In Vatico, a data analyst is also a problem-solver, having to query data to achieve business needs, resolve technical challenges, and investigate discrepancies in numbers. How does a data analyst in Vatico resolve these challenges on a daily basis then? Today, we will touch on the following:
- What is a problem?: Reality =/= Expectation
- Descriptive method: How to make your problem clear?
- Problem solving: Start with the problem, not the solution
- Divide and conquer: How to solve complex problems?
What is a problem?: Reality =/= Expectation
Traditionally, a problem is something which is difficult to resolve but needs to be overcome. In the data analytics team in Vatico, we define a problem to be a mismatch between reality and expectation. In other words, there is a gap between the current state of affairs and the expected outcome. For instance, a common technical challenge is that you hope to design a table in PostgreSQL but you run into error messages repeatedly.
Descriptive method: How to make your problem clear?
To make your problem crystal clear, one should add context to describe the mismatch between reality and expectation, as seen in the diagram below. This problem-solving framework was created by the Data Lead and me to solve problems in the Data Analytics team more readily. This framework might not be representative of all problems and solutions but it is relevant and of use to Vatico.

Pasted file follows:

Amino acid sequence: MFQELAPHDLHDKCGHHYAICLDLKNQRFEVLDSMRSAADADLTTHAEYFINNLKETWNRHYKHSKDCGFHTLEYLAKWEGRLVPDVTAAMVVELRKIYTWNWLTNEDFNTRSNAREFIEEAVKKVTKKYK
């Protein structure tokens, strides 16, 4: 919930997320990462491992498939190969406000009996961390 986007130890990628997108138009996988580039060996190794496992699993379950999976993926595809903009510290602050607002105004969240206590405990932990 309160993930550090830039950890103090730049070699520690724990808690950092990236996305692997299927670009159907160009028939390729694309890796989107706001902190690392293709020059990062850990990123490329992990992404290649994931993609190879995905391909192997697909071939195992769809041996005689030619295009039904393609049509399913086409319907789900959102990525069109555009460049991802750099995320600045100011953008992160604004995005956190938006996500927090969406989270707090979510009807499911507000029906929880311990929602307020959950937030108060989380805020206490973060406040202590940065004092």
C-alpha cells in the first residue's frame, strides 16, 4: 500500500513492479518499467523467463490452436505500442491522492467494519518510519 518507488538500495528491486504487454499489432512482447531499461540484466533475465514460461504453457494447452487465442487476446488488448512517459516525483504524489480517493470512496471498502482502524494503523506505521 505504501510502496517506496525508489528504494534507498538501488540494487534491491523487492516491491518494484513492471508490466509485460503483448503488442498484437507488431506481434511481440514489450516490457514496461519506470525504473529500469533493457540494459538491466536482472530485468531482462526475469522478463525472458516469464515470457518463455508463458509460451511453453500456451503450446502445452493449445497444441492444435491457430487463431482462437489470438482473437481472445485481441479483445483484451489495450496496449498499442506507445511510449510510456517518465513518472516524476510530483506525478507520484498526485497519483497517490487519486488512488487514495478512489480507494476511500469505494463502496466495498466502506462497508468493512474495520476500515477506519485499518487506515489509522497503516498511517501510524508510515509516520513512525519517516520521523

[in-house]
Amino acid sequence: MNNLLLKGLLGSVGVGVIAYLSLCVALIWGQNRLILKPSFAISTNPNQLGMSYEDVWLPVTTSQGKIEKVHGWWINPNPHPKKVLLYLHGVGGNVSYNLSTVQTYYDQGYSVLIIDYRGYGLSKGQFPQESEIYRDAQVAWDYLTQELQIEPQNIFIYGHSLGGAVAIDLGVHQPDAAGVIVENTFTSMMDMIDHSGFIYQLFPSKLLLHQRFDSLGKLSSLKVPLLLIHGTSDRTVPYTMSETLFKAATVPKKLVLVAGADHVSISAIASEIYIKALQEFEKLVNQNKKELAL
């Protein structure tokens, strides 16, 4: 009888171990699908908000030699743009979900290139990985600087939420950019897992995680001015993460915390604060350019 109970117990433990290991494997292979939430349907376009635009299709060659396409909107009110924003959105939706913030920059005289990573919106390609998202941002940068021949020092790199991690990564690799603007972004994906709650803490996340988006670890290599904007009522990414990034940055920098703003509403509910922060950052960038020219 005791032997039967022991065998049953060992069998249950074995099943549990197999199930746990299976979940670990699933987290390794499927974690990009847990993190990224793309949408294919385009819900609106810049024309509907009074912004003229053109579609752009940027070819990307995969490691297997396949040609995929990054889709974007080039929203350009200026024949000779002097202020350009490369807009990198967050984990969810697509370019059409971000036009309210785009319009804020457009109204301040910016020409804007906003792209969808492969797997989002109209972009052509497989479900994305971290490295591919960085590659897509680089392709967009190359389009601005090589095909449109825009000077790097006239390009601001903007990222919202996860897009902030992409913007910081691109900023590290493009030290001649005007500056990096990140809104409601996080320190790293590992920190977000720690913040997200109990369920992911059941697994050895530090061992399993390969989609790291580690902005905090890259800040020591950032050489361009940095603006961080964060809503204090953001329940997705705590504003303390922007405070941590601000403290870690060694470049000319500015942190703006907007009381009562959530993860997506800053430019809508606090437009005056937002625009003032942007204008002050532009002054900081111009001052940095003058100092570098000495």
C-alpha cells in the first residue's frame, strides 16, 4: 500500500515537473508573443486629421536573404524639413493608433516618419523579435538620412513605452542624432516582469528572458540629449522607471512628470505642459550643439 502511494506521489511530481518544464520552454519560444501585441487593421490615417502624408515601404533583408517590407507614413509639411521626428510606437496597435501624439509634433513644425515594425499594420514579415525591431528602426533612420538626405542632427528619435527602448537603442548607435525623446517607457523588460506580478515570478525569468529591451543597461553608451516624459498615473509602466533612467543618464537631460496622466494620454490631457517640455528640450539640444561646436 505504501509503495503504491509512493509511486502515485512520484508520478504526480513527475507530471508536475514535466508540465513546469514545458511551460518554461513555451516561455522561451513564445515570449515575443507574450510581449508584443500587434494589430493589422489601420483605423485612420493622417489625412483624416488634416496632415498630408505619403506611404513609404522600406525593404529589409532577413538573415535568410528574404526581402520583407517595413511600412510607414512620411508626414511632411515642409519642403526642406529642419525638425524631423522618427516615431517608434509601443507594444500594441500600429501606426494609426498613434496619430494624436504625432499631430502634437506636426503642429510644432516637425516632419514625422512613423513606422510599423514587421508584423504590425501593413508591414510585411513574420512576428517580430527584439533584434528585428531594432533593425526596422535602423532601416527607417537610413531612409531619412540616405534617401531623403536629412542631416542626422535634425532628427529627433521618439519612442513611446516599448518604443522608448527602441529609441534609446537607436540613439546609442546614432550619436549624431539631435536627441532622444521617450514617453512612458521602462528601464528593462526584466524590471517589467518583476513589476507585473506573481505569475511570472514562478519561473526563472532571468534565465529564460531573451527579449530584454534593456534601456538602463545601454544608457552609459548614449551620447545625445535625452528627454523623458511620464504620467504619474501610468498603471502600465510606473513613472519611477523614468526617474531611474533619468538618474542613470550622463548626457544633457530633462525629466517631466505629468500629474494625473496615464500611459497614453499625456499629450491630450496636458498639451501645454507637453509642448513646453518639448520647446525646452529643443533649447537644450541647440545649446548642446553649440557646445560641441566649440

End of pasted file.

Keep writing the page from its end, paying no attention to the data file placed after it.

Let me illustrate with an example.
Problem solving: Start with the problem, not the solution
Now that we have a better idea of the problem, let us continue to focus on the problem instead of jumping to the solution. Following this framework closely, there is still room to make the expectations clearer, as seen in the diagram and table below.
Divide and conquer: How to solve complex problems?
Having set clear and realistic expectations, we can work on improving reality by dividing and conquering, that is to create the column for each report table one by one. Now, a seemingly insurmountable challenge has been broken down into smaller and solvable steps.
This problem-solving framework served me well during my internship at Vatico. I used to ask the Data Lead many questions whenever I encountered difficulties. However, after we co-created this framework, I solved problems more independently. I am confident that even after I leave Vatico, this problem-solving framework will continue to shape how I conquer future challenges.